Mind the gap: farming policy and the phasing out of cross compliance
What does it mean for trees and hedgerows...
Since the UK voted to leave the European Union, the government has been planning a transition from European agricultural policy to a new domestic approach. The recurring message from government has been that public funding should deliver public goods, with new farming schemes (such as the Sustainable Farming Incentive) in development to replace previous funding mechanisms. Approximately 70% of England’s land area is farmed, and farmers are hugely important custodians of trees and hedgerows, and the wildlife that depends on them.
As we enter 2024, it is timely to reflect on the latest policy proposals, and what they might mean for trees and hedgerows. Agricultural policy is devolved, so different approaches may be taken in Wales, Scotland, and Northern Ireland – here we’re focussing on the latest announcements relating to England.
A new agroforestry offer
On 4 January 2024, the Environment Secretary, Steve Barclay, spoke at the Oxford Farming Conference. Amongst other announcements, he revealed new payment offers to be introduced in 2024, including for agroforestry (the integration of trees into farming systems). If this is taken up by farmers, it could contribute to increased numbers of trees in fields – increasing canopy cover and benefiting landowners and wildlife thanks to the many ecosystem services they provide. Questions remain around how popular agroforestry will be, but research is underway into the barriers and possible solutions, for example, by the University of Reading.
Future agroforestry scheme funding will draw on experience gained from exciting local authority pilots which have so far planted more than 50,000 trees on farms using a variety of agroforestry systems and planting densities. These projects are being coordinated by Defra, Natural England and The Tree Council under Defra’s Shared Outcomes Fund - Trees Outside Woodland. Weaving research findings into policy and practice could boost the impact of public spending.
It has also been confirmed that the England Woodland Creation Offer and Woodland Creation Planning Grant will both be transitioned into the new farming schemes. While the detail is not yet available, it is positive that such offers will remain available to landowners wishing to establish new woodlands on their land.
A regulatory gap for hedgerows
Another recent development is that ‘cross compliance’ rules were officially phased out at the end of 2023. Put simply, cross compliance provided a link between farm payments and good environmental and animal welfare practice. Farmers receiving payments had to comply with these rules, or risk financial penalties. Pertinently, this included criteria to encourage healthy hedgerows that support birds and other wildlife, including not cutting or trimming hedgerows during the bird nesting season, and maintaining a 2m buffer strip either side of a hedgerow.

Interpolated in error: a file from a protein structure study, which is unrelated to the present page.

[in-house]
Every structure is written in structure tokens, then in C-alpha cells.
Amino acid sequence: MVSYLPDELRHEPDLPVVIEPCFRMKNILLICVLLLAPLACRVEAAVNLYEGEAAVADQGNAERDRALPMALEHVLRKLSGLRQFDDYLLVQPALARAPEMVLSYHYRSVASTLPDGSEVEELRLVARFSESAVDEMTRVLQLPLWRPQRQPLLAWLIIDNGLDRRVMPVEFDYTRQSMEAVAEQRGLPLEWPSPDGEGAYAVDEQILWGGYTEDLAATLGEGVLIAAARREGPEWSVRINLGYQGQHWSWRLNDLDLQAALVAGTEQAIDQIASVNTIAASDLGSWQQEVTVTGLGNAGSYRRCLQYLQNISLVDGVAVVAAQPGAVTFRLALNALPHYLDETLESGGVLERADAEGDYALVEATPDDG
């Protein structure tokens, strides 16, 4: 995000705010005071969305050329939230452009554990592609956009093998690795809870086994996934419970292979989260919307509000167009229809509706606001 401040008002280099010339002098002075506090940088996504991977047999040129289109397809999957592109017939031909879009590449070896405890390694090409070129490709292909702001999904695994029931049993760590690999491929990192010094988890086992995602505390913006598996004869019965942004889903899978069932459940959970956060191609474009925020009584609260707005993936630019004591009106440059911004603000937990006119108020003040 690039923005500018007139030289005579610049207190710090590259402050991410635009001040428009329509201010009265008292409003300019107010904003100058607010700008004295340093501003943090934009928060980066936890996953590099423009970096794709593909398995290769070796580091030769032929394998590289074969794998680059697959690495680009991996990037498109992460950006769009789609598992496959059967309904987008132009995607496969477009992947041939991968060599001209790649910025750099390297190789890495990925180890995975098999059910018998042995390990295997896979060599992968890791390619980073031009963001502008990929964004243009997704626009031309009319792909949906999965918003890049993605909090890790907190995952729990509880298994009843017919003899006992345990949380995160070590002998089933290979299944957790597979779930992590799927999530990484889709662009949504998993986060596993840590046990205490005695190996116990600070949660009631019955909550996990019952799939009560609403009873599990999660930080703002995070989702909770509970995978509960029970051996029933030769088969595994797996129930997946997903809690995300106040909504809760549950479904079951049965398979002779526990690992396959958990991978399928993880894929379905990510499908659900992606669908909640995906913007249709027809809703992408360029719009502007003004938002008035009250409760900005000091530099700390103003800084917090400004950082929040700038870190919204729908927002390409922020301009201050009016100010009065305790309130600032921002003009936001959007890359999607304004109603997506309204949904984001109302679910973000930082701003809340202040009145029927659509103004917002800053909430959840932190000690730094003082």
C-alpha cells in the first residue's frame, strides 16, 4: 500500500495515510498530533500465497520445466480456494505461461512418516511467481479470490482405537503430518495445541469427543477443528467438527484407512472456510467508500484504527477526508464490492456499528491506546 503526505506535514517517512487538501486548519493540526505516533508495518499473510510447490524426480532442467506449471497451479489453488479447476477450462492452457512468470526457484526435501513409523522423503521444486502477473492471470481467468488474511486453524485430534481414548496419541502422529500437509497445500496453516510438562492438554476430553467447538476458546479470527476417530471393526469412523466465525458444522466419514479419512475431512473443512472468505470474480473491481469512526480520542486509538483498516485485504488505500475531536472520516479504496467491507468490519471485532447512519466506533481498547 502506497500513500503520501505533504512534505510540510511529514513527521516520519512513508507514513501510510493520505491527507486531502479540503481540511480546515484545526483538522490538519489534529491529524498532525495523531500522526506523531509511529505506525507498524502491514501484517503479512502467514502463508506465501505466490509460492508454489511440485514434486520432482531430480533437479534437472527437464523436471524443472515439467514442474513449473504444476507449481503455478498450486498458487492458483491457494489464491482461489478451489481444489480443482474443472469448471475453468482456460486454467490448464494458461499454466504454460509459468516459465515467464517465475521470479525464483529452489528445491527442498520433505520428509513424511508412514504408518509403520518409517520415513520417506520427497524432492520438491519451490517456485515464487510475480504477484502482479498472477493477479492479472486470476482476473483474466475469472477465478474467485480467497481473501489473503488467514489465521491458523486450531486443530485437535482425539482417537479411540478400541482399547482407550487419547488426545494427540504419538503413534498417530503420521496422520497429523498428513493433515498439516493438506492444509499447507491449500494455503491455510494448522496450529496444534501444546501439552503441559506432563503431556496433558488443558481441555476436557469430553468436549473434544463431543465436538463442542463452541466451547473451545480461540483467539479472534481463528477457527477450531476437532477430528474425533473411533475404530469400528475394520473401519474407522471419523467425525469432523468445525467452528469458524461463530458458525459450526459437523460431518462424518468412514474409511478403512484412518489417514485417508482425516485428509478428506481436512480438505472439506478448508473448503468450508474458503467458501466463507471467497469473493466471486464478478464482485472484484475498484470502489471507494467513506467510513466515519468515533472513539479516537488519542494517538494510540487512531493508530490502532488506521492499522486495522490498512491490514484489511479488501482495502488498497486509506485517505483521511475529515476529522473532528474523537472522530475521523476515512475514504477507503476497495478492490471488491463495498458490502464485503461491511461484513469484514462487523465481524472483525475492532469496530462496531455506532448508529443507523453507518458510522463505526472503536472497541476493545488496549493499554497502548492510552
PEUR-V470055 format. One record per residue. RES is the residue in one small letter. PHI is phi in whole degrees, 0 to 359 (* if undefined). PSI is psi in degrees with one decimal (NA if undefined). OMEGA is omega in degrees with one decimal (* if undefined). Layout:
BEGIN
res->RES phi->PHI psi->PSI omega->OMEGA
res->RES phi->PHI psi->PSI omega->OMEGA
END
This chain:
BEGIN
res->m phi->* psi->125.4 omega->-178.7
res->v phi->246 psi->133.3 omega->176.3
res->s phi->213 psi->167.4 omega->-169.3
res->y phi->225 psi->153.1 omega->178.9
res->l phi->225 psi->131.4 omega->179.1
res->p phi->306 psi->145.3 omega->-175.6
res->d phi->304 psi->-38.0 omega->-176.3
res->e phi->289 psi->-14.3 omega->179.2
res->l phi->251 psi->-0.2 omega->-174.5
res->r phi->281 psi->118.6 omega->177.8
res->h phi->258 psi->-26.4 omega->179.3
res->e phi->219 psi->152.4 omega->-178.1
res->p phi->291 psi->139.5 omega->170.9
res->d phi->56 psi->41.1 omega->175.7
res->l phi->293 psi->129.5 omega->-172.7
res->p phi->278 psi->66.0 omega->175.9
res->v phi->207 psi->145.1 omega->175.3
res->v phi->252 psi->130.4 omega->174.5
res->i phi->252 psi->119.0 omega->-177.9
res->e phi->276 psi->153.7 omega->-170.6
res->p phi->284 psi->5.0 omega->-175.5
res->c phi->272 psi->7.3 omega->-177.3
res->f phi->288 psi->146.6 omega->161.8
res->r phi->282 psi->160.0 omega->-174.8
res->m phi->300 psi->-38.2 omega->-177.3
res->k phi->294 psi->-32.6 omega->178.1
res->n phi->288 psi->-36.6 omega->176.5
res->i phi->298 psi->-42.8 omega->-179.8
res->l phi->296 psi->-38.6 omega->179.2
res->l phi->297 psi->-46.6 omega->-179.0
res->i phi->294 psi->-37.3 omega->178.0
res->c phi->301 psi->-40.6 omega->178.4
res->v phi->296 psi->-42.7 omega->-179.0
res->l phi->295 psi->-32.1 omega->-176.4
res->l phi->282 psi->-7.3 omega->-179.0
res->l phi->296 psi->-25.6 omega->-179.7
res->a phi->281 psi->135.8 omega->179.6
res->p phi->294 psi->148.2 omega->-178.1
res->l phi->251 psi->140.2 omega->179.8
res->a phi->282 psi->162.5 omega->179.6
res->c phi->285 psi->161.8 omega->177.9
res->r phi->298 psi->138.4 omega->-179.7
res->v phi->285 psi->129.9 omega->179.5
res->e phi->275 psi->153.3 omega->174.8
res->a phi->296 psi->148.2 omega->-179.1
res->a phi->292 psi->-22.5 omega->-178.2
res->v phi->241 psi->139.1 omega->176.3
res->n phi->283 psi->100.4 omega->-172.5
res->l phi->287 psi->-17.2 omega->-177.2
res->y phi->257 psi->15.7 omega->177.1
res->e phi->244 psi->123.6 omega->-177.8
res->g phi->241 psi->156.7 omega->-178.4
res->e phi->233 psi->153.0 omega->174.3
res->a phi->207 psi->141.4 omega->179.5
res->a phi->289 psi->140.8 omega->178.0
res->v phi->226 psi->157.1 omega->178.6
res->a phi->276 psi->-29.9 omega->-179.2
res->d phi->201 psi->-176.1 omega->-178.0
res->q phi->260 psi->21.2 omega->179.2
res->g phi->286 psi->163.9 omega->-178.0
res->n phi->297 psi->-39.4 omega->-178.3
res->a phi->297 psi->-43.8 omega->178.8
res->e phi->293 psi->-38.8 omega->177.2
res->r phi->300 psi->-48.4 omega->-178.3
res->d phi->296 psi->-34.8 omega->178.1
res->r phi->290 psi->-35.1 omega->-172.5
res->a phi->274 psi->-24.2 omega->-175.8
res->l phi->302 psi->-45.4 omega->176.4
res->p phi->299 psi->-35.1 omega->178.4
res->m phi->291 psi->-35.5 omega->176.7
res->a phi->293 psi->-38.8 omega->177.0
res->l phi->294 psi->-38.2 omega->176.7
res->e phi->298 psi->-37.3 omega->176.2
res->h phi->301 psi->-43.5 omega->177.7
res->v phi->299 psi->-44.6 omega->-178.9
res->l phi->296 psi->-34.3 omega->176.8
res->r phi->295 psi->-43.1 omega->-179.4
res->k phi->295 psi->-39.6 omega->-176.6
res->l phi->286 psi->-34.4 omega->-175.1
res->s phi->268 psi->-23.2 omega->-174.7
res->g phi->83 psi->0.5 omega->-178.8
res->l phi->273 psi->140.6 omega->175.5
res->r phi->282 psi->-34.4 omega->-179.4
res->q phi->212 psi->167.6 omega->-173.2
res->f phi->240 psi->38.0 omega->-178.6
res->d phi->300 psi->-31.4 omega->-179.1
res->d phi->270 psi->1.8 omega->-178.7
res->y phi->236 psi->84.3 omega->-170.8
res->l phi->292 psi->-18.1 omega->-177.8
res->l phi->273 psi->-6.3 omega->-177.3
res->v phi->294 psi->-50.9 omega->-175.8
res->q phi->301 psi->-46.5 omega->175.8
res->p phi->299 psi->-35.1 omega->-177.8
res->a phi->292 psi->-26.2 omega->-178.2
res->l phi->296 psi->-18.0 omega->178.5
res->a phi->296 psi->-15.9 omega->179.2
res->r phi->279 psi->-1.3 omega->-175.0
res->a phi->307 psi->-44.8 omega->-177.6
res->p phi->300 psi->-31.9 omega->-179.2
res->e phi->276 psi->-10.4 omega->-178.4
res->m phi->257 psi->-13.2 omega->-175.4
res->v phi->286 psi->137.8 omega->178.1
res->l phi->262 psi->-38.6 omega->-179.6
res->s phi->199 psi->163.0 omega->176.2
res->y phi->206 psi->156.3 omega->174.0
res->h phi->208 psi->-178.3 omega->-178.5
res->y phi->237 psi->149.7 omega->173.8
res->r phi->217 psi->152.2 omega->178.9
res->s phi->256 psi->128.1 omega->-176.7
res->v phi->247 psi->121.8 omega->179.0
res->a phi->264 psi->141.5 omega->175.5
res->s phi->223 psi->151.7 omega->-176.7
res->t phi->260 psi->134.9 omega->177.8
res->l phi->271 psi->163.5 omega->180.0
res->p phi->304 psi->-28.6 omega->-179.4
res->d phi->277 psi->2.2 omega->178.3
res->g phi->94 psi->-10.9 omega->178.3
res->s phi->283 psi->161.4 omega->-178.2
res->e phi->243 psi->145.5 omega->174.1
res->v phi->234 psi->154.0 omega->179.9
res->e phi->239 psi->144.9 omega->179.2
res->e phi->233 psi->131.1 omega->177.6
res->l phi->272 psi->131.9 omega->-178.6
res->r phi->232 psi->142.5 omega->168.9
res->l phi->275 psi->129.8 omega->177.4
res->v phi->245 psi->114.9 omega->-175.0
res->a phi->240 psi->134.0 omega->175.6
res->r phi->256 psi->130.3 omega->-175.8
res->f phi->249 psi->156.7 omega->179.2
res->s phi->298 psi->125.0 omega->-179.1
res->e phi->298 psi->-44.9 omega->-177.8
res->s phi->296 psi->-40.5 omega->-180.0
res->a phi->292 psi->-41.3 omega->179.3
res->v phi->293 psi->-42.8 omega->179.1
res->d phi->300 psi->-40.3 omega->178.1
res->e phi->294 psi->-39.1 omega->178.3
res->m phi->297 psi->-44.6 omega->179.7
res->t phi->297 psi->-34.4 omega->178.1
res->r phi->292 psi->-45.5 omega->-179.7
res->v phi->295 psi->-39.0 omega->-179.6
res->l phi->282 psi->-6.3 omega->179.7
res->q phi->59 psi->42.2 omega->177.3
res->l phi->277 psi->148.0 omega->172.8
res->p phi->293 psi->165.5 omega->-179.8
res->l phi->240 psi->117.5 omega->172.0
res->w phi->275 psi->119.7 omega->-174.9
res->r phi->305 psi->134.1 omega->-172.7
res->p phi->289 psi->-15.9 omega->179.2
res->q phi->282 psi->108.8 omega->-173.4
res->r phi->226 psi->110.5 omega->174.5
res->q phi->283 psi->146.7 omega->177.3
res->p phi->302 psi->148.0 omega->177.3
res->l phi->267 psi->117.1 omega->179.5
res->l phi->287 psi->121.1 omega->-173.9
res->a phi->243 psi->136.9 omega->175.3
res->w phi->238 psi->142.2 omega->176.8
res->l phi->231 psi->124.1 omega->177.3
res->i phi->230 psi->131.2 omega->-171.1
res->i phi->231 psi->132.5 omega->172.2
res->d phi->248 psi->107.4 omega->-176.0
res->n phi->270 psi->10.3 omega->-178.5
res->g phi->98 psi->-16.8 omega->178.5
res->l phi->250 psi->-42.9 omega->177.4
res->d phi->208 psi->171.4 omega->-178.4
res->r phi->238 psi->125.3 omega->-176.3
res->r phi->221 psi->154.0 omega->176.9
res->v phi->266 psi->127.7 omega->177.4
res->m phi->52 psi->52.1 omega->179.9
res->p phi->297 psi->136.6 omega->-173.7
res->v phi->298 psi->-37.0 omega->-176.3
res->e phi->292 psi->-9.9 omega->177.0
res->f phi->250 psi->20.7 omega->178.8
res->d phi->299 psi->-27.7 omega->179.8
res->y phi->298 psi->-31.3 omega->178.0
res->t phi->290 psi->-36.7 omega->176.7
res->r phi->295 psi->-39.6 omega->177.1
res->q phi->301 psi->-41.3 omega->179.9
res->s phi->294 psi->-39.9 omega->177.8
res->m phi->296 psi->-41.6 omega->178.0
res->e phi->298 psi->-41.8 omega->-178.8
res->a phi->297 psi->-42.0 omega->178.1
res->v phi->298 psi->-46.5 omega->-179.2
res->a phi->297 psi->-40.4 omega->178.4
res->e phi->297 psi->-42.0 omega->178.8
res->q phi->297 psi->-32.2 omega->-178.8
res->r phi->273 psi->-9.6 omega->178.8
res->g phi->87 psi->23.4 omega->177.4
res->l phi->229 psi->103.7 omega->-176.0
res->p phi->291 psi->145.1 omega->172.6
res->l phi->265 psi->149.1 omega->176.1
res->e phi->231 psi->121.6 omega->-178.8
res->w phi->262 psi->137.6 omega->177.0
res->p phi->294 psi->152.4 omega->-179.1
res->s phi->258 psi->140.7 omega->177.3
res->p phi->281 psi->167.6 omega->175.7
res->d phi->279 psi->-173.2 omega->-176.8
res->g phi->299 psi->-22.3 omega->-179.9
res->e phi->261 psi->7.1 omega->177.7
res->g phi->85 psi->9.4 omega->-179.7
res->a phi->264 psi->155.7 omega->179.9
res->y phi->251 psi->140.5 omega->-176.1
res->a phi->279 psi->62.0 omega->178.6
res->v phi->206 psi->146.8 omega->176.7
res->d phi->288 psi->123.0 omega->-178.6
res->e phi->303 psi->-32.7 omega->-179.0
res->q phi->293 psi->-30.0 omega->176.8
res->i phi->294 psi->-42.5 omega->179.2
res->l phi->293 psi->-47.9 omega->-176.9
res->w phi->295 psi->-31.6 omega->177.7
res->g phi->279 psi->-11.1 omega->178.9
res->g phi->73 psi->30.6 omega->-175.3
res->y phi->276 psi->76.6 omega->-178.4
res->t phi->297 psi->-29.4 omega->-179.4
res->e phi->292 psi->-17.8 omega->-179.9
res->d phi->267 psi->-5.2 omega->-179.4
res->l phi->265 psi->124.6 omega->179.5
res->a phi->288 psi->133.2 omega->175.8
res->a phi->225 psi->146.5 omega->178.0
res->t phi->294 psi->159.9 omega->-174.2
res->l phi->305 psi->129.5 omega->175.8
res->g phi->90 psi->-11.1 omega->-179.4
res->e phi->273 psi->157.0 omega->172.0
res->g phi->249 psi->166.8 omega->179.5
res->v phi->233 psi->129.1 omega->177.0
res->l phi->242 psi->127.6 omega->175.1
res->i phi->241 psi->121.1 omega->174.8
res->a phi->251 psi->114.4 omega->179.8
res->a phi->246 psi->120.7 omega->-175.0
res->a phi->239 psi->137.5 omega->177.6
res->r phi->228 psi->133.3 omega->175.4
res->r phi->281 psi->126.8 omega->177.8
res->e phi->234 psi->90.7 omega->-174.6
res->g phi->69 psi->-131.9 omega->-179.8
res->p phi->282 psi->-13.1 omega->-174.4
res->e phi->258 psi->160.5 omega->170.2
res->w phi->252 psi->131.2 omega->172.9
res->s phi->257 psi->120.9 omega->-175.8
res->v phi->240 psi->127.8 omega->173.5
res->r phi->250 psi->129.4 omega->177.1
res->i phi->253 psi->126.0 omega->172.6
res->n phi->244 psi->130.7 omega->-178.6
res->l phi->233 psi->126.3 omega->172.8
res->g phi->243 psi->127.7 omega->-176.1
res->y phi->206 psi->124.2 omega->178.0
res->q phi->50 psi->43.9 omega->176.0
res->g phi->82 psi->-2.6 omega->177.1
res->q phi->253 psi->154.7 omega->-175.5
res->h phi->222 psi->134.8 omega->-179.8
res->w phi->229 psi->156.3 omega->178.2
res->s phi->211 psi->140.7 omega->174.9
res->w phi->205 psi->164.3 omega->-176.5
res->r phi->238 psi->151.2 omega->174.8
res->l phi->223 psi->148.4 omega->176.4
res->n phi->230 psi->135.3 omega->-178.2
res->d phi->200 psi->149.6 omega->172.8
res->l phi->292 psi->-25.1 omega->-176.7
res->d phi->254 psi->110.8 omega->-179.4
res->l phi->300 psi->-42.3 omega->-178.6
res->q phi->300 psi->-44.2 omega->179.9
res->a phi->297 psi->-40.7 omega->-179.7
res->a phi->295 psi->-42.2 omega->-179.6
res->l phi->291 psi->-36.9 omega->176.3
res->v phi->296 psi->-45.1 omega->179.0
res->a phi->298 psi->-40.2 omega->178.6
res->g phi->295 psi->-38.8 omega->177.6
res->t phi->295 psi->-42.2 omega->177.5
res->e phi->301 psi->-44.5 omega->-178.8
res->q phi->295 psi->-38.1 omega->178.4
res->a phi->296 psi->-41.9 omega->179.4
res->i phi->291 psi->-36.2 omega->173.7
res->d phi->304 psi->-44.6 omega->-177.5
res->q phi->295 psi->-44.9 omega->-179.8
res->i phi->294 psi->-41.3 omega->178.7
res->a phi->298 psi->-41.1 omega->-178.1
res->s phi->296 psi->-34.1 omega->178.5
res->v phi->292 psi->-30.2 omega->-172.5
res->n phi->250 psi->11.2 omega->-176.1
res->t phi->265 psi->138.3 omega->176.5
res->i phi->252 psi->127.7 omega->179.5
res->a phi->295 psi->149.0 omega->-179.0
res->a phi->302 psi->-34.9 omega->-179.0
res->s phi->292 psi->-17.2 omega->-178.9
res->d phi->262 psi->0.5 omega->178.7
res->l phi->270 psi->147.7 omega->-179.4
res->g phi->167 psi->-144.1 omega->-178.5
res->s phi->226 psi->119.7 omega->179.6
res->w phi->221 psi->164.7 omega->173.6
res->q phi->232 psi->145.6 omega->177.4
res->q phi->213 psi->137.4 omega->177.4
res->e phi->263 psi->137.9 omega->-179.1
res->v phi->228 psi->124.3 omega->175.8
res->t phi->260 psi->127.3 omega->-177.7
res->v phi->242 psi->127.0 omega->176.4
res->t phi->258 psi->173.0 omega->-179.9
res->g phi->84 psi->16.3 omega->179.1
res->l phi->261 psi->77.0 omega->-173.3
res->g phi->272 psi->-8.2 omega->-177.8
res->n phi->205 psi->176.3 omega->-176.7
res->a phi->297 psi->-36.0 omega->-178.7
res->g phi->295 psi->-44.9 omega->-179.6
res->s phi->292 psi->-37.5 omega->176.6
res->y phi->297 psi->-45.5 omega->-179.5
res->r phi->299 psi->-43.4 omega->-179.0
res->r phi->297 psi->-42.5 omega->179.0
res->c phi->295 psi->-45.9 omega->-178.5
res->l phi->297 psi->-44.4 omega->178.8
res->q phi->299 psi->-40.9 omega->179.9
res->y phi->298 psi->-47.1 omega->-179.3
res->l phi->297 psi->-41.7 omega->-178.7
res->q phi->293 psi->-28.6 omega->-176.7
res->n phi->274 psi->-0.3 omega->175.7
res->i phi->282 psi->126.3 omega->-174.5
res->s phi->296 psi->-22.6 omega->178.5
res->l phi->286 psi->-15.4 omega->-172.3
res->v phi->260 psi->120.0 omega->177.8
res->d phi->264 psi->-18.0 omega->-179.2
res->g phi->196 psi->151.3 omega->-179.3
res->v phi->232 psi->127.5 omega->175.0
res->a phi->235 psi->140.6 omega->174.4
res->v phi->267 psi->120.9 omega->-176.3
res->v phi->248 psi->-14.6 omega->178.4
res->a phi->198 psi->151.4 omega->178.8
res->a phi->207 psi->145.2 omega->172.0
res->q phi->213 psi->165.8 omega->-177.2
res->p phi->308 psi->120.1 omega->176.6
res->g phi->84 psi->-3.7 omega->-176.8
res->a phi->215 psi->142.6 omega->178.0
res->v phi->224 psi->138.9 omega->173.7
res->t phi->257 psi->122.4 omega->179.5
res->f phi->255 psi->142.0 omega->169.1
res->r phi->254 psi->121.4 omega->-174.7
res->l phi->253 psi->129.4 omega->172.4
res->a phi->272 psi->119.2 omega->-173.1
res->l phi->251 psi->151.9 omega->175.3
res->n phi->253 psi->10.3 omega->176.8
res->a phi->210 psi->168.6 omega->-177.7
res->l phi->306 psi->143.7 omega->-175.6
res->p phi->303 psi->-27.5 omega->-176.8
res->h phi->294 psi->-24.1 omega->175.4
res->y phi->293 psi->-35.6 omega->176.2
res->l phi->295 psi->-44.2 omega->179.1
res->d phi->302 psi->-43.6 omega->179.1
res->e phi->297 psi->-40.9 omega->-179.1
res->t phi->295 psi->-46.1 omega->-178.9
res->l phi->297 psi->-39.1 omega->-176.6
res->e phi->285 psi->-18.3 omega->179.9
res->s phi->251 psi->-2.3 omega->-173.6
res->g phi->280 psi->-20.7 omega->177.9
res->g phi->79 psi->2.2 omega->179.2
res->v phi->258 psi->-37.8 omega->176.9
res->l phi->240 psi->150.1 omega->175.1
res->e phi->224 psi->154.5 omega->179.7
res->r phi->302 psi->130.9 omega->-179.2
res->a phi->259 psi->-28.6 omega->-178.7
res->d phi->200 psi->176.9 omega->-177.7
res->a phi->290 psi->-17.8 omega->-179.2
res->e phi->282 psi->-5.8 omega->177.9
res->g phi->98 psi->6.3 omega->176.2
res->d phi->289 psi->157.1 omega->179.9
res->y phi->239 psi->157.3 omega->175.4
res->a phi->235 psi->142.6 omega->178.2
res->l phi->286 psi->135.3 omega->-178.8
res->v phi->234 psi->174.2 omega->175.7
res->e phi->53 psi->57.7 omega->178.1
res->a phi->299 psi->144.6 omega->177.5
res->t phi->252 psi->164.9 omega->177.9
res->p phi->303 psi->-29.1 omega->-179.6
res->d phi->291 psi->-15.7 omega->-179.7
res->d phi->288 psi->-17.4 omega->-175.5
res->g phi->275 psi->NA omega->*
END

While some cross compliance rules are already incorporated into separate legislation, those relating to hedgerows are not. Defra ran a public consultation on ‘Protecting Hedgerows’ in 2023 and is in the process of considering how to maintain and improve existing protections, but in the meantime this does leave a regulatory gap. Concerns around the ‘hidden threats to hedgerows’ have been raised by environmental charities, including the RSPB, Wildlife Trusts, and the National Trust, calling for urgent action to reinstate protection.
As chair of Hedgelink, The Tree Council coordinated direct engagement between policy-makers and key organisations, and submitted our own response to Defra’s consultation. As a collective, we recognise and have highlighted the risks of a temporary legislative gap, but hope that farmers and landowners will continue to uphold good practice despite this.
There is plenty of evidence of the benefits of well-managed hedgerows, from flood mitigation to pollinators to shelter for livestock. While effective regulation is vital, it should not be the only driver of good practice – we also need widespread recognition from farmers and other landowners that hedgerows are valuable assets worth taking care of.
Importantly, the UK’s hedgerows are not completely without legal protection. Other regulations to protect hedgerows and wildlife, such as the Hedgerow Regulations 1997 and Wildlife and Countryside Act 1981, remain in force. This means that ‘important’ hedgerows cannot be removed without permission from the local planning authority, and it is an offence to intentionally disturb certain species of birds while nesting. If anyone is concerned that hedgerows in their local area are being removed unlawfully, they should contact the relevant local authority, and if any wildlife crime is suspected then contact the local police.
Change brings risk and opportunity
As new policies take shape, and funding schemes continue to develop, it is clear that there are both risks and opportunities for trees and hedgerows. On one hand there are exciting new funding offers designed to encourage new tree planting across England, on the other, a gap in regulatory protection. Continued focus and collaboration between government, sector organisations, and farmers and landowners is vital, as what happens in the fields, hills and valleys across the country will ultimately affect us all.
Jess Allan is The Tree Council’s Science & Research Action Manager
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